Almost 1,800 people were killed on UK roads in 2017.
The government has been slammed for its “shocking lack of progress” on road safety, after it emerged that road casualty numbers increased last year.
Figures released today (September 27) show that the number of people killed on UK roads rose to 1,793 in 2017 – an increase of one on 2016’s death toll and the highest number since 2011.
Meanwhile, almost 25,000 people were seriously injured over the same period, marking an increase of three percent on 2016’s figures.
The figures also showed that motorcyclists now make up 19 percent of road deaths in Britain, up nine percent on 2016, while pedestrian deaths rose by five percent.
According to the RAC, the “sobering” figures highlighted a need for government to take action and promote the uptake of life-saving in-car technology.
RAC road safety spokesperson Pete Williams said: “Today’s figures serve as a stark reminder of how much work there is still to do to improve safety of the UK’s roads.
“There has now been no substantial reduction in fatalities since 2010 with the numbers killed on the roads remaining stubbornly high. It also remains the case that casualties among some vulnerable road user groups, specifically pedestrians and motorcyclists, are rising which is a concern.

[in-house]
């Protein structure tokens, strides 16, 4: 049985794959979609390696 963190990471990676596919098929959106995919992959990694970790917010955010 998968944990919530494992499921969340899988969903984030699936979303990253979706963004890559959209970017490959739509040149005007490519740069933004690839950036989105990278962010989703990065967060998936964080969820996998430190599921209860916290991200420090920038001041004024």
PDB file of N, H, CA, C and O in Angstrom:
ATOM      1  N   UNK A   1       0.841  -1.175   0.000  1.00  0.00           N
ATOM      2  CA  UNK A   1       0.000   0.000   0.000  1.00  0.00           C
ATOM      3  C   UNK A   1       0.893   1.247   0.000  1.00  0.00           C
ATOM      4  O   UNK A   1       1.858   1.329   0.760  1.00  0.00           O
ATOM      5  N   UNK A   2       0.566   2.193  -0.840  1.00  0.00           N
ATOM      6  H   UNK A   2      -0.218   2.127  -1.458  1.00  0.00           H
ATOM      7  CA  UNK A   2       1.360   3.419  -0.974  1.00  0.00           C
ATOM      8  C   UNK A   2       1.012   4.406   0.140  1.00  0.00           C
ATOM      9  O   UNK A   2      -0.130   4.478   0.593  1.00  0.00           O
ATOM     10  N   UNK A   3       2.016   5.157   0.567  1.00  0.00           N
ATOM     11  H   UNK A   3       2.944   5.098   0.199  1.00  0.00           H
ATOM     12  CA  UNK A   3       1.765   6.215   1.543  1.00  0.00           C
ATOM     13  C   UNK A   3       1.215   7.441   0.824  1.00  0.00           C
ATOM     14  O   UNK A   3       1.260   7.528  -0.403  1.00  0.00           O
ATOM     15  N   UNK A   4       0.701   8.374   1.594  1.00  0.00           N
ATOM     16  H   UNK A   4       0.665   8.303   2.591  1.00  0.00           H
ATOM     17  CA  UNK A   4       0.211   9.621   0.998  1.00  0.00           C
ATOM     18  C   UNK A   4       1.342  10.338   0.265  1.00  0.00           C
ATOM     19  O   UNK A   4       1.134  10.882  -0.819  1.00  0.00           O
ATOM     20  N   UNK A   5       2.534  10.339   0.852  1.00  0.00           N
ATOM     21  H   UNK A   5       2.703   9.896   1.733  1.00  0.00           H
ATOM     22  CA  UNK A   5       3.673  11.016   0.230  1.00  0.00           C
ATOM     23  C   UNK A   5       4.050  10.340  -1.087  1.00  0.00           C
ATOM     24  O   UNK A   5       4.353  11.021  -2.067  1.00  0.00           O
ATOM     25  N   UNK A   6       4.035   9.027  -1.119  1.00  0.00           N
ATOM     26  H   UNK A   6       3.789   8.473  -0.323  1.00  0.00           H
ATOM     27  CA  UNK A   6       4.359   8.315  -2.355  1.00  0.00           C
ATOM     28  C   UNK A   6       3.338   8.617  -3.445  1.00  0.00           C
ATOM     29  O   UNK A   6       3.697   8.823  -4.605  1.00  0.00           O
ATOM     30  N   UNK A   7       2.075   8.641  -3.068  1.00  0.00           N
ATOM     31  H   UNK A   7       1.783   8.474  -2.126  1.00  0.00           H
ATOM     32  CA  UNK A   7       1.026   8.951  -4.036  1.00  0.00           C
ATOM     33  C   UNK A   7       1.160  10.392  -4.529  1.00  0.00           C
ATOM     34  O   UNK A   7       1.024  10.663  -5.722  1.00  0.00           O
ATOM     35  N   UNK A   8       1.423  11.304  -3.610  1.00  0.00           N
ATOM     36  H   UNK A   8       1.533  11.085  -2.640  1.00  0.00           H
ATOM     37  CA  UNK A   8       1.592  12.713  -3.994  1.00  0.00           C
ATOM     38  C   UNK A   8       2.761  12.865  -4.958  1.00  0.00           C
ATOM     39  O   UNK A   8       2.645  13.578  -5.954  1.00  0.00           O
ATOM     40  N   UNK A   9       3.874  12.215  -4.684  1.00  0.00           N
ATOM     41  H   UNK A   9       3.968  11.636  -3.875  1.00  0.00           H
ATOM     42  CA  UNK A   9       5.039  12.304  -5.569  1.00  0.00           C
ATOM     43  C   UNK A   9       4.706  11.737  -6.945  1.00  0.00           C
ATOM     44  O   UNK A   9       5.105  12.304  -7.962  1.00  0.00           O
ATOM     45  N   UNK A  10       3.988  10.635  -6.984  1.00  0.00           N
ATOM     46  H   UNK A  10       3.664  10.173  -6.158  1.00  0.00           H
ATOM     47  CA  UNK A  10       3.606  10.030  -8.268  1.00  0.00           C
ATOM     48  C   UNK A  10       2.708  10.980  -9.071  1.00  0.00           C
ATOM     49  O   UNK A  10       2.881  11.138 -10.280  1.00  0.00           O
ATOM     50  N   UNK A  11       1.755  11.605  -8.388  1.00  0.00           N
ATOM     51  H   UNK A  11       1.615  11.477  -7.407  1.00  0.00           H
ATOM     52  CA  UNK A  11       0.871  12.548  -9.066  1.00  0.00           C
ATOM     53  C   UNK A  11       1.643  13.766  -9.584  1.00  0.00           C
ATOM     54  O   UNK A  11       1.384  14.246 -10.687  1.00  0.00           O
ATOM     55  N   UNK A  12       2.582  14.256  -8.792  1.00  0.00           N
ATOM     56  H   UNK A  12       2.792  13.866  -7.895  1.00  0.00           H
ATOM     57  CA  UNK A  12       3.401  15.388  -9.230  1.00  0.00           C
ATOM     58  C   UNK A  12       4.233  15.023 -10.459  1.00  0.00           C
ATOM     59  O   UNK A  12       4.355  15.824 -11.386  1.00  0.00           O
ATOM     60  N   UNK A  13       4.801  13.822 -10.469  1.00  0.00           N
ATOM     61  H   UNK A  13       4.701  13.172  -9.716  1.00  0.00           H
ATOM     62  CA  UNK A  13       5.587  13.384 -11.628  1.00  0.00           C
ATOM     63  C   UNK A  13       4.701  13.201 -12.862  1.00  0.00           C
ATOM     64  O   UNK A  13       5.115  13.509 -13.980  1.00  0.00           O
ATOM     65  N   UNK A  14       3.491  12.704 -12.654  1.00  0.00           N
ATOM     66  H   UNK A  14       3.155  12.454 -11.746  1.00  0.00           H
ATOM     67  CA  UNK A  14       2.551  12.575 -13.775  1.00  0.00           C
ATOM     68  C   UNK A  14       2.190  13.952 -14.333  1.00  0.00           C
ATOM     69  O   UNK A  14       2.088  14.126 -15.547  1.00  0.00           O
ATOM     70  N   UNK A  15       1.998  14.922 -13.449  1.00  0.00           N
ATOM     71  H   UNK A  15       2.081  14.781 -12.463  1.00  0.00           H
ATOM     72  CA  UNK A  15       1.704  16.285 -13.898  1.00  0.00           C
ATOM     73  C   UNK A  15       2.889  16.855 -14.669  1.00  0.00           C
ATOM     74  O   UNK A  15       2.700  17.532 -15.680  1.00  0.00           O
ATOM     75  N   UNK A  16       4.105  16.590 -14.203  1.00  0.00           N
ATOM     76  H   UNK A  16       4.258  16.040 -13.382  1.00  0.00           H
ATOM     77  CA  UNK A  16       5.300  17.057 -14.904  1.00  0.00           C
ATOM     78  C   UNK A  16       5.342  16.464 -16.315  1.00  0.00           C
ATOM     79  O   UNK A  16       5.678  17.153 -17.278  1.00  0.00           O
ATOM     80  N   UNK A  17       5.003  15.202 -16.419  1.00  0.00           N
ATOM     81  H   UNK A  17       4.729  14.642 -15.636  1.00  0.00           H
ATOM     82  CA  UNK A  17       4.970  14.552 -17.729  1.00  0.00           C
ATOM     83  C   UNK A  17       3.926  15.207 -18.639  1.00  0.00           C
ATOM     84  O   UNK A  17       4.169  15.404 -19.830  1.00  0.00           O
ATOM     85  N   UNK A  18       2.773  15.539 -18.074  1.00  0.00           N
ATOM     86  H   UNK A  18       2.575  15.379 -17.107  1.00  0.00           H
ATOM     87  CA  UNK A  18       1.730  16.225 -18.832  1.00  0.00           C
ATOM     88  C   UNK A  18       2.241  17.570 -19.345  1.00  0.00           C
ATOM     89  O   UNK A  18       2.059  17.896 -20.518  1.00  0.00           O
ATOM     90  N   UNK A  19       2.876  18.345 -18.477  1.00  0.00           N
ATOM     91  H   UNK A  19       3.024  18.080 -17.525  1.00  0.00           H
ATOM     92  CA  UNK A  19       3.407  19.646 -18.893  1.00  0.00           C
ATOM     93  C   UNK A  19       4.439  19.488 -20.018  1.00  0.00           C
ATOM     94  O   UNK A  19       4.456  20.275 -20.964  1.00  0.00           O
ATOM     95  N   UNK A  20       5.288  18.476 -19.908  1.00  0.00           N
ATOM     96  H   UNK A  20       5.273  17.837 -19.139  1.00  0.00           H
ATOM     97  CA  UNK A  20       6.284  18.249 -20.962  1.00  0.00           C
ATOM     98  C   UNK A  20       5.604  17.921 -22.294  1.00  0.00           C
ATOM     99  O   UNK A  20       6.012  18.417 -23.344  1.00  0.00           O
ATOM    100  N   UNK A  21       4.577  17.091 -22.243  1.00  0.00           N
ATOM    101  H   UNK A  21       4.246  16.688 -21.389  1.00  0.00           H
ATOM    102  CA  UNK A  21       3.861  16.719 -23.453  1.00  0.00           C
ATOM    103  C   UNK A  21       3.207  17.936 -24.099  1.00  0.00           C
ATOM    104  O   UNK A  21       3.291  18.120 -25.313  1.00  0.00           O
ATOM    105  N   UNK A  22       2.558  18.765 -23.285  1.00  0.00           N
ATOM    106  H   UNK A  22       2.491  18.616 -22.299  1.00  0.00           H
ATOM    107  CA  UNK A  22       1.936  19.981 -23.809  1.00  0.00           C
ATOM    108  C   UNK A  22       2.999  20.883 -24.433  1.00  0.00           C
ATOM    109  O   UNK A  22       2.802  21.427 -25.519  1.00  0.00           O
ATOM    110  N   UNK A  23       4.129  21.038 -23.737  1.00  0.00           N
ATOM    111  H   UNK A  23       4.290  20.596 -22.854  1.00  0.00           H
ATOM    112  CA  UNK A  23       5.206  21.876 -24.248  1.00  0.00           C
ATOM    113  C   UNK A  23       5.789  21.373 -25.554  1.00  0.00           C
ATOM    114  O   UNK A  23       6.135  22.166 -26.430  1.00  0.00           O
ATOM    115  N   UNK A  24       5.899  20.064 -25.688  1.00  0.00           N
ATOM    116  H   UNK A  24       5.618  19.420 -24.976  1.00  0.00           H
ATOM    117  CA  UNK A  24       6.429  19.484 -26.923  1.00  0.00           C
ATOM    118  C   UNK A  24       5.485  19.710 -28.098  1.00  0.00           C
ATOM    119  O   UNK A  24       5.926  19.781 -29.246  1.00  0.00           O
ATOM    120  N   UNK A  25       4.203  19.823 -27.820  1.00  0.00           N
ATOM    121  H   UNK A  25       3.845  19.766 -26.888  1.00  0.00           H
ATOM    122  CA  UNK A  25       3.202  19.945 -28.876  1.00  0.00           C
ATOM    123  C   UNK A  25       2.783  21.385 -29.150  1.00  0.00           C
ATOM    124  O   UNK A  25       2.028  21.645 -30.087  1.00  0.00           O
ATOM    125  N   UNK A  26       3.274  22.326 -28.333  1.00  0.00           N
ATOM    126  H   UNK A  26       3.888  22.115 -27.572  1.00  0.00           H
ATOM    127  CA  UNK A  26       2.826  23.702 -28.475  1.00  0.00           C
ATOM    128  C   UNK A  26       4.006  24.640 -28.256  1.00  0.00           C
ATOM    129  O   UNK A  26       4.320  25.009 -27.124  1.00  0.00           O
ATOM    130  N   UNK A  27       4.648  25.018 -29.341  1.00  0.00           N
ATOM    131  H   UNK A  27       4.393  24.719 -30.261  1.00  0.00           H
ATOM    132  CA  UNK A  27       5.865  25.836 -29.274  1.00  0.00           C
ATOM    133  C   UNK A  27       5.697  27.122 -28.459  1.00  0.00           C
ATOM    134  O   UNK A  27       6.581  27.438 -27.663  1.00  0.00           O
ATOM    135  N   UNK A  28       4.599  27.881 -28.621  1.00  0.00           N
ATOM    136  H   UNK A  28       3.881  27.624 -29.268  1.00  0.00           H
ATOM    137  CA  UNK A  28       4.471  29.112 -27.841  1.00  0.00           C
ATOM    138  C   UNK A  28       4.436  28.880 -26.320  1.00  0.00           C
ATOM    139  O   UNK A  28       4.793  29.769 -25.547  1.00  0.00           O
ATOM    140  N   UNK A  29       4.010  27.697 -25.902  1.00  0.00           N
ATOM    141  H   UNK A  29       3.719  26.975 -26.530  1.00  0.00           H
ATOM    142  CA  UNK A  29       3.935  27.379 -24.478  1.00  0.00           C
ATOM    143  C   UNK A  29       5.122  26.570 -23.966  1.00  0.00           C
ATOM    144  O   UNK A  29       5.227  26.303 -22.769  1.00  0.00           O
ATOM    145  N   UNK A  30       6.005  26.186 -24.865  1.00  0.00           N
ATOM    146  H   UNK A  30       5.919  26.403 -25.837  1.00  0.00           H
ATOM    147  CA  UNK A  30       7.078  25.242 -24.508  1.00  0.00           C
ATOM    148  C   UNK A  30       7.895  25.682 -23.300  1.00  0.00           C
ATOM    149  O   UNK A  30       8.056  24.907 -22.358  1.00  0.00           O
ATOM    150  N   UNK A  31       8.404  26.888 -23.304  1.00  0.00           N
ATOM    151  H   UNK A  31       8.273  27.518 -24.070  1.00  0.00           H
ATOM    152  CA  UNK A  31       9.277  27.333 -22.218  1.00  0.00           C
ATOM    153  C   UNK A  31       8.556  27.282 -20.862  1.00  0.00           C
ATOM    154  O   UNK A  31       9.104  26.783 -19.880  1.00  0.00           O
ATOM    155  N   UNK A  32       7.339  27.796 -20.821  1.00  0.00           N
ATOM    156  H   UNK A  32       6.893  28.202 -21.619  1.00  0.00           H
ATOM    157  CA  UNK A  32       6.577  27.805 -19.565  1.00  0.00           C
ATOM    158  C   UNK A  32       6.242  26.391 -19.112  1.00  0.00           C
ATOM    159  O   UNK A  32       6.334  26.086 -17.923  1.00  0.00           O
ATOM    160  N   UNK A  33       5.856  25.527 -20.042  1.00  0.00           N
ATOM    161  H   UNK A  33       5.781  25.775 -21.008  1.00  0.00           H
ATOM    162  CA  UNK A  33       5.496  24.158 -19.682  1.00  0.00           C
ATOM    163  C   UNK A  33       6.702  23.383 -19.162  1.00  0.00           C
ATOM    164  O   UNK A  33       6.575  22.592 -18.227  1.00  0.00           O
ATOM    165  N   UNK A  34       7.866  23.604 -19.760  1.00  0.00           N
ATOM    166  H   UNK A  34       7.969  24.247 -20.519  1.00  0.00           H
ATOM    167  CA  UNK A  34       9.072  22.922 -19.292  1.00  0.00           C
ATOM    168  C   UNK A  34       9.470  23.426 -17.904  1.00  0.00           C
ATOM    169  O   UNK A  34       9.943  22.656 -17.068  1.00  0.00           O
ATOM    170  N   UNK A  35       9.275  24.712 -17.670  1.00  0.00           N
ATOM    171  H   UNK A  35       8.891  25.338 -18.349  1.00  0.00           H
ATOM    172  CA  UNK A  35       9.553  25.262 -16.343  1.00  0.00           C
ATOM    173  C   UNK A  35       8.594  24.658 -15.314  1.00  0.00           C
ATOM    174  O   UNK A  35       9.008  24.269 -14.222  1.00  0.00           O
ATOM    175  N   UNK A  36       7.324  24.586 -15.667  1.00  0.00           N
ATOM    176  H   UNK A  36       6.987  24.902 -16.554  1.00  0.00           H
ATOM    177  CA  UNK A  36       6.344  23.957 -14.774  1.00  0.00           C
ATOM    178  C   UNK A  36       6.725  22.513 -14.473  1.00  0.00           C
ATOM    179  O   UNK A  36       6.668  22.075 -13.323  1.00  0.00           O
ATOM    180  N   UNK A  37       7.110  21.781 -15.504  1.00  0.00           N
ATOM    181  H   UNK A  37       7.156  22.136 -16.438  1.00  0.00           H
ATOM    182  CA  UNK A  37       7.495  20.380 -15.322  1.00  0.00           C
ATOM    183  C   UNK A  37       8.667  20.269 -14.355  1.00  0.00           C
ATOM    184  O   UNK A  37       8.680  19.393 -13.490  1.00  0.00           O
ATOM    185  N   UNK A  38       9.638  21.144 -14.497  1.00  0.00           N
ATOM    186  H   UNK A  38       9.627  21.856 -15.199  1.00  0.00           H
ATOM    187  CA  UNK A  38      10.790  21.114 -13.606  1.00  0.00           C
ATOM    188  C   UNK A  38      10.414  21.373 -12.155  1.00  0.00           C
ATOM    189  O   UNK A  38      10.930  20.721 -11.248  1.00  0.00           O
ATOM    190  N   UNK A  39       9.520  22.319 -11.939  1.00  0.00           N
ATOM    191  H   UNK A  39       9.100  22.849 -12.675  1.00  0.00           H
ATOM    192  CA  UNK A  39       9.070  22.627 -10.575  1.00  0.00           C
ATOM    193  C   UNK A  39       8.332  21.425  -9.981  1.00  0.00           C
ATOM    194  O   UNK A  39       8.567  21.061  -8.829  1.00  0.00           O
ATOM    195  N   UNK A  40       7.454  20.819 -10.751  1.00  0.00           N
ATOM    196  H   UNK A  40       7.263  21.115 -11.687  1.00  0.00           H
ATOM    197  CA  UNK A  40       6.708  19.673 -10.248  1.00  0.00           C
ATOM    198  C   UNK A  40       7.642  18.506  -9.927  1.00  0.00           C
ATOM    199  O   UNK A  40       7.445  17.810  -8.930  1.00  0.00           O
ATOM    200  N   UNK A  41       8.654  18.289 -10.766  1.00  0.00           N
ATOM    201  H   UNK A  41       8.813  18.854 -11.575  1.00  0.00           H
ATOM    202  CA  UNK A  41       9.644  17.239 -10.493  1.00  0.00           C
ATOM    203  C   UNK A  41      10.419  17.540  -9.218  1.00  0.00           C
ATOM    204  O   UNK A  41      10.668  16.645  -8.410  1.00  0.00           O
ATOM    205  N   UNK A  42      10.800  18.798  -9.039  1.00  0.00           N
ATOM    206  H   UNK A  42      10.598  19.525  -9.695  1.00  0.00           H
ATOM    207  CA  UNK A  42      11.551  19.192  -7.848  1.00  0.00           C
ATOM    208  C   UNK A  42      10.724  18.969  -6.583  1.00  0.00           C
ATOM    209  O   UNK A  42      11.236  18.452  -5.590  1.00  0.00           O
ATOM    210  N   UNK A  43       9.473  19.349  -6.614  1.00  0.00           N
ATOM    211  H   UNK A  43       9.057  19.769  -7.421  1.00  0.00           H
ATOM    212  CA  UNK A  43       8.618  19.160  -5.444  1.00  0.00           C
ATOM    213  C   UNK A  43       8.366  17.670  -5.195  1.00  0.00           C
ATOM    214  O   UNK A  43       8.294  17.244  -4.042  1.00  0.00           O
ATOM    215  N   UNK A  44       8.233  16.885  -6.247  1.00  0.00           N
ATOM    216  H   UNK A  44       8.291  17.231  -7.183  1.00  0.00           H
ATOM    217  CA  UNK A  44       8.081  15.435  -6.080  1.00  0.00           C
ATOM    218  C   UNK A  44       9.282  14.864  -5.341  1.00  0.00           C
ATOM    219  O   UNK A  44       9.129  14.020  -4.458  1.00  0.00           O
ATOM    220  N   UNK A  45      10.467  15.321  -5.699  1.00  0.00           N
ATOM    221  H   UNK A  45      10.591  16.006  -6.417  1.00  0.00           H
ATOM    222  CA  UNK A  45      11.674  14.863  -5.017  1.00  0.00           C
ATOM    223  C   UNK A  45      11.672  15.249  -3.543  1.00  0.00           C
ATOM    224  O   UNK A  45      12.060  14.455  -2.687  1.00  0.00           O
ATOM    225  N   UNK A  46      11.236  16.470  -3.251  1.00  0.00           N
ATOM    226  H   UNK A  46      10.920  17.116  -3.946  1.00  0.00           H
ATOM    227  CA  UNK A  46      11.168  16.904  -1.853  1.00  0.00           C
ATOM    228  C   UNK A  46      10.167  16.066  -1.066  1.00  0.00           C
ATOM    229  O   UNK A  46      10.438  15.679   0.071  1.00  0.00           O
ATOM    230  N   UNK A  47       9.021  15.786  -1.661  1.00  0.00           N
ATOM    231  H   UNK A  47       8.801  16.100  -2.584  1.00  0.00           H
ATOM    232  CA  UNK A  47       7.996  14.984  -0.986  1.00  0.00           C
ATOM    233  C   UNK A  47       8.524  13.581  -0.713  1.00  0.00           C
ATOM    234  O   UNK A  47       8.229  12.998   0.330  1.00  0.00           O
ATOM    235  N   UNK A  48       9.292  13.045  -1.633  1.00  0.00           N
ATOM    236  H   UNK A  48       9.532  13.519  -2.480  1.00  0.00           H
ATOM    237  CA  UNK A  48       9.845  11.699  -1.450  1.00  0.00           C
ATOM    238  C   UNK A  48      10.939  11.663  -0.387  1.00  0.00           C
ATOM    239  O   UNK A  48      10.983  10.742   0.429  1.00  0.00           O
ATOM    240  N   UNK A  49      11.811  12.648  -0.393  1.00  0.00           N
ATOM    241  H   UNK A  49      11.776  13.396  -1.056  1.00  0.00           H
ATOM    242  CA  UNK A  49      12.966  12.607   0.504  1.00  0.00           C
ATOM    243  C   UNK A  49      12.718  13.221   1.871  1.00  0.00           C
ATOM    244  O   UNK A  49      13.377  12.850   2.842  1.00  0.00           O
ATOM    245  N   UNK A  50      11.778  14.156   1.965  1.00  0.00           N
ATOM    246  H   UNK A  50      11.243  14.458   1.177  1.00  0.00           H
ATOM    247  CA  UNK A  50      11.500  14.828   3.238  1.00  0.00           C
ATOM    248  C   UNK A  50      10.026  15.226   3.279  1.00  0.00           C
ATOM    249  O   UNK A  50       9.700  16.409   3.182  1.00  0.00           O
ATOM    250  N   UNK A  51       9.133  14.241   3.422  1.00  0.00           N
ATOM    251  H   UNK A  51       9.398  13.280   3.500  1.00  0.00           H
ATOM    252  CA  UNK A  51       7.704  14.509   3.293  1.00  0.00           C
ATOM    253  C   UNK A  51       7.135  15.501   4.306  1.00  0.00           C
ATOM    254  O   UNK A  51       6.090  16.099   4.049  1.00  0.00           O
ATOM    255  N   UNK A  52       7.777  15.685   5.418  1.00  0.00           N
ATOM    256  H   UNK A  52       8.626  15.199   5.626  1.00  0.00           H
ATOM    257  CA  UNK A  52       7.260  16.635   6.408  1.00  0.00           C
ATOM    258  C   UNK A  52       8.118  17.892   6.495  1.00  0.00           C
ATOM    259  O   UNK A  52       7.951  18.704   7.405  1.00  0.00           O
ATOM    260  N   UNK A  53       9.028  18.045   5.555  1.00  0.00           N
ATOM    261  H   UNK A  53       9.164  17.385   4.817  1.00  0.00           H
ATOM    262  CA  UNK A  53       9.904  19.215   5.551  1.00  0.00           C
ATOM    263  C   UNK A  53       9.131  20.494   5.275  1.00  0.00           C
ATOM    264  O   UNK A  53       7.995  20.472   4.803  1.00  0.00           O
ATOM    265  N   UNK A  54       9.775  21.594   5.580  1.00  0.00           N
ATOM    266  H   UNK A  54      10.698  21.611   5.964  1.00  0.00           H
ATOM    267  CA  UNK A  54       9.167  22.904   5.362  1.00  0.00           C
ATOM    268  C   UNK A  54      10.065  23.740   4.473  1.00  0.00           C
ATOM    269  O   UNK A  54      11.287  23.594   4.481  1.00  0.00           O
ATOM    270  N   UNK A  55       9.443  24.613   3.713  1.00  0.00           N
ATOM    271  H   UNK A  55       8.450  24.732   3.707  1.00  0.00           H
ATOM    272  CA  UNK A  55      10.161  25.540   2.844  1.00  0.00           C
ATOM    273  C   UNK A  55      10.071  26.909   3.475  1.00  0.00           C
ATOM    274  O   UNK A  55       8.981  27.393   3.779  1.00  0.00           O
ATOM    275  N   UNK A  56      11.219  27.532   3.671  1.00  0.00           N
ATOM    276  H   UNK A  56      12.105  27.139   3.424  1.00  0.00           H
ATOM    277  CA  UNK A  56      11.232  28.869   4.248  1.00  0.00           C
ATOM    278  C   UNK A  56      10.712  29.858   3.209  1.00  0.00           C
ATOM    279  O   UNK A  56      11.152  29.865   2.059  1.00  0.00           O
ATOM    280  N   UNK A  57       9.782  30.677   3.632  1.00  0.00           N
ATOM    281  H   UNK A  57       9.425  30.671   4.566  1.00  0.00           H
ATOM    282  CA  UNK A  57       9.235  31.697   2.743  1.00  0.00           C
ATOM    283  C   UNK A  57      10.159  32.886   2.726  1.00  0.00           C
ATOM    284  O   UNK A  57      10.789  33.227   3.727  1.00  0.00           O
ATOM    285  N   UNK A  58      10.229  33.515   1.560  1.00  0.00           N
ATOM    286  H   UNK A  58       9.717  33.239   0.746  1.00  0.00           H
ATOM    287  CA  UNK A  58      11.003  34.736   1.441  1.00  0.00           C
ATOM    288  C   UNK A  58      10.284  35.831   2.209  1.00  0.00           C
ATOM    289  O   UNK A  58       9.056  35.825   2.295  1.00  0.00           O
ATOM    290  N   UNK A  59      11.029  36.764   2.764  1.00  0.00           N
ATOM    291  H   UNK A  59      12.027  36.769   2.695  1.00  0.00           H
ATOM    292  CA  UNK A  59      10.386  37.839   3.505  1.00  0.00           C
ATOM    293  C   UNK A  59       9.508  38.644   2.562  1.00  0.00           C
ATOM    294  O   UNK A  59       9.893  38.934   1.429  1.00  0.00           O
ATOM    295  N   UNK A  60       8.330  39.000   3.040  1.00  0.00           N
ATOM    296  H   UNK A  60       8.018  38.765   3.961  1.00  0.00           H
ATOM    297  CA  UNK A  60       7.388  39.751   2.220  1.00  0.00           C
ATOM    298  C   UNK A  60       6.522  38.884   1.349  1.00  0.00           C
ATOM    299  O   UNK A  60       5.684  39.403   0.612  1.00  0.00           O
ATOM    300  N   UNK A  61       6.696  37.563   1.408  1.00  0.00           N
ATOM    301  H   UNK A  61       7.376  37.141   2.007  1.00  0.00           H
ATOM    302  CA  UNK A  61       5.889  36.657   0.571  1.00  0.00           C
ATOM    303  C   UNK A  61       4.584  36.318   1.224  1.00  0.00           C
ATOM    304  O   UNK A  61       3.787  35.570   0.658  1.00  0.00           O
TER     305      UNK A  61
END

“With traffic levels rising, and people’s dependency on the car also increasing, a shift in focus is needed at both national and local levels to begin to tackle the problem.
“Technology has an important role to play – autonomous emergency braking, for example, has the potential to reduce casualties significantly but it will take many years to become commonplace. Nonetheless, we encourage drivers to do their bit by insisting that any new car they buy is fitted with the technology. And on a day-to-day basis, it is every driver’s responsibility to ensure they are driving safely by not breaking speed limits and reducing distractions in their vehicles so their attention remains firmly on the road.”
Road safety charity Brake, meanwhile, also called on the government to improve road safety, suggesting that increased law enforcement and lower speed limits may help.
“Today’s figures highlight the shocking lack of progress on road safety improvement in Britain,” said the organisation’s director of campaigns, Joshua Harris. “This stagnation must be arrested and yet the government sits on its hands and rejects the introduction of policies which are proven to save lives – for the individuals, families and whole communities devastated by road crashes, this is simply not good enough.
“Our most vulnerable road users, pedestrians, cyclists and motorcyclists, remain at dangerously high risk on our roads, paying the price for the dominance of the motor car in our lives. The government must invest in active travel to give people safe and healthy ways to get around and focus on improving the safety of our roads – starting with lower speed limits.
“Our laws are only as strong as their enforcement and roads policing is fundamental to improving UK road safety. Shockingly, the number of traffic officers fell 24 percent from 2012 to 2017 and the stagnation in road safety performance shadows this trend. We urge the government to make roads policing a national investment priority, with a visible police presence catching and deterring illegal driving and cameras preventing the scourge of speeding.”